As already explained, Appellants do not describe their pending litigation with Ocwen beyond generally alleging that it relates to Ocwen’s servicing of their mortgage and their foreclosure. To the extent Appellants have any interest in the unlawful practices alleged by the Bureau, those interests would be more than adequately represented by the Bureau. The Bureau is pursuing a wide range of allegations concerning the mortgage servicing activities of Ocwen to obtain injunctive relief and compensation for homeowners. If Appellants’ grievances match statutory and regulatory violations being pursued by the Bureau in this action, as they must for Appellants to have the necessary interest to otherwise intervene in this action, then Appellants’ interests are adequately represented by the Bureau. “[W]hen the party seeking intervention has the same ultimate objective as a party to the suit, a presumption arises that its interests are adequately represented, against which the petitioner must demonstrate adversity of interest, collusion, or nonfeasance.” Baker v. Wade, 743 F.2d 236, 240-21 (5th Cir. 1984) (quoting Bush v. Viterna, 740 F.2d 350, 355 (5th Cir.1984) and Int’l Tank Terminals, Ltd. v. M/V Acadia Forest, 579 F.2d 964, 967 (5th Cir.1978)). Appellants have not demonstrated any “adversity of interest, collusion or nonfeasance.”

A “presumption of adequate representation also arises when the representative is a governmental body or officer charged by law with representing the interests of the absentee … .” Baker, 743 F.2d at 241. Appellants have adduced nothing to overcome that presumption here, so for that reason, as well, the Court should find that the Bureau adequately represents Appellants’ interests in this action for purposes of Rule 24(a)(2).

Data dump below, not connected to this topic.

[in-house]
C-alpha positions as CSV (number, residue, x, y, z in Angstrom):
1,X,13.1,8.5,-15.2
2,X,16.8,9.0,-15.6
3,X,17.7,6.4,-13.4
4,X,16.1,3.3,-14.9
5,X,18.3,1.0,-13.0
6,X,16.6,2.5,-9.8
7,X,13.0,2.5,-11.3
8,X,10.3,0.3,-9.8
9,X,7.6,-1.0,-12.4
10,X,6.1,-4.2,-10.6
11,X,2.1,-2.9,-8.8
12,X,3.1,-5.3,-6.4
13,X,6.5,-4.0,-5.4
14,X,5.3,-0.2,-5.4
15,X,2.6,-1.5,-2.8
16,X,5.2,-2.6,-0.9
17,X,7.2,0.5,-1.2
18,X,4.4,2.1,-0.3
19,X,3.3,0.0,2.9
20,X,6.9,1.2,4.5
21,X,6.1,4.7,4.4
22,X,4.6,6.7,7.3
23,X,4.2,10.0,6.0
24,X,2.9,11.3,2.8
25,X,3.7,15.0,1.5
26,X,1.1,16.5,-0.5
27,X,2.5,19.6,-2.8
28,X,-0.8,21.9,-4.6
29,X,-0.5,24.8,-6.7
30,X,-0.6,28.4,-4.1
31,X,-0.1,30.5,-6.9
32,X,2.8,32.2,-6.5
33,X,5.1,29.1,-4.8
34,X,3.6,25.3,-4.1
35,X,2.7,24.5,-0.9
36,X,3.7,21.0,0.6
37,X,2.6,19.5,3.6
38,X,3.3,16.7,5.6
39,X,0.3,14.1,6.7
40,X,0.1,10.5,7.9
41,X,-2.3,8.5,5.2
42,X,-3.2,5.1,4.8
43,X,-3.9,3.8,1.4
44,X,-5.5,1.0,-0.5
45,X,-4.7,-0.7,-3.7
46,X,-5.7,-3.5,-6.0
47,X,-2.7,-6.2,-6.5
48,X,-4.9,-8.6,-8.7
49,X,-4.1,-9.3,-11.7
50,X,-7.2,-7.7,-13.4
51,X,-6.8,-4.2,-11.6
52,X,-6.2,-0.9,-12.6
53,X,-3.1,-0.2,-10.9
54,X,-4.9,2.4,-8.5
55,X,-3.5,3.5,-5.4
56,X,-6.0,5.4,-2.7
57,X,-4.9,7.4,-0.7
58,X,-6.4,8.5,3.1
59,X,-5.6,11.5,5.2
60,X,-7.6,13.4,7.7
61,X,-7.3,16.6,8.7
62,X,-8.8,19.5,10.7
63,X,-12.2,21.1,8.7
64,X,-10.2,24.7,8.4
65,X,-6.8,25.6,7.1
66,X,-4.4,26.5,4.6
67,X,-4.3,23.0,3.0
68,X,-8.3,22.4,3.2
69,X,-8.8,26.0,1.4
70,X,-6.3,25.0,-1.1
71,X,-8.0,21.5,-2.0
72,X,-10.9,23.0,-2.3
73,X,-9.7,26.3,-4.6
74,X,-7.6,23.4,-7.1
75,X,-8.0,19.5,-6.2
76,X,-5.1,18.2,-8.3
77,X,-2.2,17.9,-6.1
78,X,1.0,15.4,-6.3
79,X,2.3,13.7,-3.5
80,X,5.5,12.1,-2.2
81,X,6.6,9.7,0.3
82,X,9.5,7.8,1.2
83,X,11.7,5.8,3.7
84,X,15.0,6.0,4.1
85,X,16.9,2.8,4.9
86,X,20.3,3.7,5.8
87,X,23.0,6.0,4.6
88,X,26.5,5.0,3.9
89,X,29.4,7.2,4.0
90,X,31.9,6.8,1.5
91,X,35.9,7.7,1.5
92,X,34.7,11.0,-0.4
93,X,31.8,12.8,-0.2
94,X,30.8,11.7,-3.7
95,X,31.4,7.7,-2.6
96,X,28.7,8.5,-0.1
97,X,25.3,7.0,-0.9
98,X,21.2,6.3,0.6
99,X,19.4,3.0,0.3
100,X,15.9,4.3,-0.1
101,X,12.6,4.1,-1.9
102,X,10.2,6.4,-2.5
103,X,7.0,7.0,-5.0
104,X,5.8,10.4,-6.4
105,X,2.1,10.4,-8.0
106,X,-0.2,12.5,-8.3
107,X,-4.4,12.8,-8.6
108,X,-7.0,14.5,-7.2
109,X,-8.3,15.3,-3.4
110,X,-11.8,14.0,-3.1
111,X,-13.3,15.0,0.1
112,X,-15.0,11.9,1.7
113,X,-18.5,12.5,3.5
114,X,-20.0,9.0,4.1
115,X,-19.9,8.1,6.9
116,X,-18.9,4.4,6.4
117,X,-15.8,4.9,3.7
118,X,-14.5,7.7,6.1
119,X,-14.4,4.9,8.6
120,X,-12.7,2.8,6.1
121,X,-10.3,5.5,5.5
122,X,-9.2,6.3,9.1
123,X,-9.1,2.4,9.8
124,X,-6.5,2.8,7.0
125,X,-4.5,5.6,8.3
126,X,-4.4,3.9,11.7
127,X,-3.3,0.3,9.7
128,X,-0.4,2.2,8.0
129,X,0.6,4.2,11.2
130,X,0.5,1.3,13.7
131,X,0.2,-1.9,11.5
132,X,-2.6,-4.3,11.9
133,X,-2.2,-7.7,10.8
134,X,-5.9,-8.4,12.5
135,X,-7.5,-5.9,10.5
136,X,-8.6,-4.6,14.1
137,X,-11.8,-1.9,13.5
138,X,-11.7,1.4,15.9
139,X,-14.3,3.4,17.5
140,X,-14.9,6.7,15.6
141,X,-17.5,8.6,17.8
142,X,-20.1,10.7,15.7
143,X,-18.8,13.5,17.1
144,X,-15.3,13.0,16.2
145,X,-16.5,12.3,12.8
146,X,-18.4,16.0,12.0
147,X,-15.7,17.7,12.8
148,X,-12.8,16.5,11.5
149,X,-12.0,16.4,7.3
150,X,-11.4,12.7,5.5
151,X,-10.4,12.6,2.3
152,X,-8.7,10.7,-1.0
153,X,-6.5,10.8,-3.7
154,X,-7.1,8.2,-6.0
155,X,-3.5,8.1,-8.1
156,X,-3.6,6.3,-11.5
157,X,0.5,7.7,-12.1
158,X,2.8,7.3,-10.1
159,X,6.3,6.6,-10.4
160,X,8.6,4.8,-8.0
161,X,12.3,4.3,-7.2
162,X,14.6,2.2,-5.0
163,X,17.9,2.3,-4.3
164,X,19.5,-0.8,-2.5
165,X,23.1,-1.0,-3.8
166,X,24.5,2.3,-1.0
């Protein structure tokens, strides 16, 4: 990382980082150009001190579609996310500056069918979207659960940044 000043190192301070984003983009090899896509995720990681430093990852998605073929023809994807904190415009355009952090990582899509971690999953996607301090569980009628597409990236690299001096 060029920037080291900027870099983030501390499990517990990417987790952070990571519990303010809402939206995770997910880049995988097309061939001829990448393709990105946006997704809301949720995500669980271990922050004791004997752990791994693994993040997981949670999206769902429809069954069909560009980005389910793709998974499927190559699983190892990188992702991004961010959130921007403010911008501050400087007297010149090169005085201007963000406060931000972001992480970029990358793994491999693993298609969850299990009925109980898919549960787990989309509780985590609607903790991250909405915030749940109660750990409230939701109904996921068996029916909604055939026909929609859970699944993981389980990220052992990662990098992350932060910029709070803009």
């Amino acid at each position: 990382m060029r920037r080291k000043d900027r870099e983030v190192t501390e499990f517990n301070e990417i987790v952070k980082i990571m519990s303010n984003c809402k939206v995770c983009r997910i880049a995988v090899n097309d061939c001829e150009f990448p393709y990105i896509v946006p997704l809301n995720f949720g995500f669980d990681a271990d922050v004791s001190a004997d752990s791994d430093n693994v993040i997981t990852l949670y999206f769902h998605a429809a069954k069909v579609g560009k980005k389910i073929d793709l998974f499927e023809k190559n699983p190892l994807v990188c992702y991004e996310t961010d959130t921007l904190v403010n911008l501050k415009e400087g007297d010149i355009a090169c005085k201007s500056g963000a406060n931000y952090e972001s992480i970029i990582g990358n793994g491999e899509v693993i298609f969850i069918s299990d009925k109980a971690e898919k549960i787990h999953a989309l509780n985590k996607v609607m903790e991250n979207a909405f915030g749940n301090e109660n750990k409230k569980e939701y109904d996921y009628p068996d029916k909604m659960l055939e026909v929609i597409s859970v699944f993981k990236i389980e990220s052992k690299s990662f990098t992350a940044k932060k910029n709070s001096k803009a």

In addition, the Appellants acknowledge that they are protecting their interests in separate litigation. Motion, Doc. No.220 at 3 n.1 and 4

n.2. This Court recognizes “the strong judicial policy against nonexpress private intervention in government enforcement litigation when an adequate private remedy is freely accessible.” U.S. v. Allegheny-Ludlum Industries, Inc., 517 F.2d 826, 844 (5th Cir. 1975).

II.              The District Court Did Not Abuse its Discretion in Denying the Motion for Permissive Intervention

The district court also denied Appellants’ motion for permissive intervention, a decision this Court reviews only for “clear abuse of discretion.” Fox, 519 F.3d at 1301.

A.               The District Court Acted within its Discretion In Denying Permissive Intervention When Appellants Can Assert Their Rights Through Separate Actions.

Where, as here, “an appellant has other adequate means of asserting its rights, a charge of abuse of discretion in the denial of a motion for permissive intervention would appear to be almost untenable on its face.” See Worlds, 929 F.2d at 595 n.20. Because Appellants have pursued their claims in separate actions, this district court cannot be said to have clearly abused its discretion in denying their motion for permissive intervention.